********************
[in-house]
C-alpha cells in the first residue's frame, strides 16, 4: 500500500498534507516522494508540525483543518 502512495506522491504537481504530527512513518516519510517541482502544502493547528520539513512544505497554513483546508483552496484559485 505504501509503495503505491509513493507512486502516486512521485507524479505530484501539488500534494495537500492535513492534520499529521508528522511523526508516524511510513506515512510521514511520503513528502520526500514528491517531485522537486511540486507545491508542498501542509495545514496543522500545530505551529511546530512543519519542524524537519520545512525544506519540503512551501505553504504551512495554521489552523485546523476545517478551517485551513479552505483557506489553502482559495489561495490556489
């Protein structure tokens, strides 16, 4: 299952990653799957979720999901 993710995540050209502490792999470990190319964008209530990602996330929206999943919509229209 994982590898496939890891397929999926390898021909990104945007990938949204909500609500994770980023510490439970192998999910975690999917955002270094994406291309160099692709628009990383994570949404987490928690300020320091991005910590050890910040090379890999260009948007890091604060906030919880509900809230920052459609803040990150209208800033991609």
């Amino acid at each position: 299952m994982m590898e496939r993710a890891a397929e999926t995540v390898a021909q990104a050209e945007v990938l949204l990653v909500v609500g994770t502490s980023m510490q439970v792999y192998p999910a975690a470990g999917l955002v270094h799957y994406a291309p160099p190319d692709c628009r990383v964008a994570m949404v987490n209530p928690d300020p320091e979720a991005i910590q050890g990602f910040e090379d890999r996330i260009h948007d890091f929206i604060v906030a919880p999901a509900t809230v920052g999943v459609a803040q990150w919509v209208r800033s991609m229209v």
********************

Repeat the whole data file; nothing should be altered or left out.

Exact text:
[in-house]
C-alpha cells in the first residue's frame, strides 16, 4: 500500500498534507516522494508540525483543518 502512495506522491504537481504530527512513518516519510517541482502544502493547528520539513512544505497554513483546508483552496484559485 505504501509503495503505491509513493507512486502516486512521485507524479505530484501539488500534494495537500492535513492534520499529521508528522511523526508516524511510513506515512510521514511520503513528502520526500514528491517531485522537486511540486507545491508542498501542509495545514496543522500545530505551529511546530512543519519542524524537519520545512525544506519540503512551501505553504504551512495554521489552523485546523476545517478551517485551513479552505483557506489553502482559495489561495490556489
């Protein structure tokens, strides 16, 4: 299952990653799957979720999901 993710995540050209502490792999470990190319964008209530990602996330929206999943919509229209 994982590898496939890891397929999926390898021909990104945007990938949204909500609500994770980023510490439970192998999910975690999917955002270094994406291309160099692709628009990383994570949404987490928690300020320091991005910590050890910040090379890999260009948007890091604060906030919880509900809230920052459609803040990150209208800033991609």
């Amino acid at each position: 299952m994982m590898e496939r993710a890891a397929e999926t995540v390898a021909q990104a050209e945007v990938l949204l990653v909500v609500g994770t502490s980023m510490q439970v792999y192998p999910a975690a470990g999917l955002v270094h799957y994406a291309p160099p190319d692709c628009r990383v964008a994570m949404v987490n209530p928690d300020p320091e979720a991005i910590q050890g990602f910040e090379d890999r996330i260009h948007d890091f929206i604060v906030a919880p999901a509900t809230v920052g999943v459609a803040q990150w919509v209208r800033s991609m229209v």